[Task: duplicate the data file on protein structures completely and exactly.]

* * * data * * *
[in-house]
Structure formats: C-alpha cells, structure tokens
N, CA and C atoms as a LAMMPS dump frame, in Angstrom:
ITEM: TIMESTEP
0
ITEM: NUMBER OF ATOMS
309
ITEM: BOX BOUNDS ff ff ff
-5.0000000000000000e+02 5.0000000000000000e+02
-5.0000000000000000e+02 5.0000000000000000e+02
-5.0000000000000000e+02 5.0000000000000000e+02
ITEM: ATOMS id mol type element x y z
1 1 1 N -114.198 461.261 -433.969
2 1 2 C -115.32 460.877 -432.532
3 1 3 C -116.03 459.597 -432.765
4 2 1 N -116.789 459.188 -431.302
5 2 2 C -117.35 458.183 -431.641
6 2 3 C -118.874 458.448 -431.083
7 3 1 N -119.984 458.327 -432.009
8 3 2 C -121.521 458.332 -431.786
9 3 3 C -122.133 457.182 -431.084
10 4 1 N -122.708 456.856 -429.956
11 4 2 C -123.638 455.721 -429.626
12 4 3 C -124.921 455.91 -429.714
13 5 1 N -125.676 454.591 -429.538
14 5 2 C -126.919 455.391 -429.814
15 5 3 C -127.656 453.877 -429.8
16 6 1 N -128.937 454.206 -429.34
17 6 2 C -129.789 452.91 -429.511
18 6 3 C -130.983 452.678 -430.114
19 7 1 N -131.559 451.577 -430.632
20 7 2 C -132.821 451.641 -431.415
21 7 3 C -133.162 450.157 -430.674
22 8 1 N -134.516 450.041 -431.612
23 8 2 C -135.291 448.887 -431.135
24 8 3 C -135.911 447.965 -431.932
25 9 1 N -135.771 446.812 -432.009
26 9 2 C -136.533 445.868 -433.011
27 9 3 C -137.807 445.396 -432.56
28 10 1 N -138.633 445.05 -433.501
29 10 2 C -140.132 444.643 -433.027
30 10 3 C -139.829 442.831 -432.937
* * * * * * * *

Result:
[in-house]
Structure formats: C-alpha cells, structure tokens
N, CA and C atoms as a LAMMPS dump frame, in Angstrom:
ITEM: TIMESTEP
0
ITEM: NUMBER OF ATOMS
309
ITEM: BOX BOUNDS ff ff ff
-5.0000000000000000e+02 5.0000000000000000e+02
-5.0000000000000000e+02 5.0000000000000000e+02
-5.0000000000000000e+02 5.0000000000000000e+02
ITEM: ATOMS id mol type element x y z
1 1 1 N -114.198 461.261 -433.969
2 1 2 C -115.32 460.877 -432.532
3 1 3 C -116.03 459.597 -432.765
4 2 1 N -116.789 459.188 -431.302
5 2 2 C -117.35 458.183 -431.641
6 2 3 C -118.874 458.448 -431.083
7 3 1 N -119.984 458.327 -432.009
8 3 2 C -121.521 458.332 -431.786
9 3 3 C -122.133 457.182 -431.084
10 4 1 N -122.708 456.856 -429.956
11 4 2 C -123.638 455.721 -429.626
12 4 3 C -124.921 455.91 -429.714
13 5 1 N -125.676 454.591 -429.538
14 5 2 C -126.919 455.391 -429.814
15 5 3 C -127.656 453.877 -429.8
16 6 1 N -128.937 454.206 -429.34
17 6 2 C -129.789 452.91 -429.511
18 6 3 C -130.983 452.678 -430.114
19 7 1 N -131.559 451.577 -430.632
20 7 2 C -132.821 451.641 -431.415
21 7 3 C -133.162 450.157 -430.674
22 8 1 N -134.516 450.041 -431.612
23 8 2 C -135.291 448.887 -431.135
24 8 3 C -135.911 447.965 -431.932
25 9 1 N -135.771 446.812 -432.009
26 9 2 C -136.533 445.868 -433.011
27 9 3 C -137.807 445.396 -432.56
28 10 1 N -138.633 445.05 -433.501
29 10 2 C -140.132 444.643 -433.027
30 10 3 C -139.829 442.831 -432.937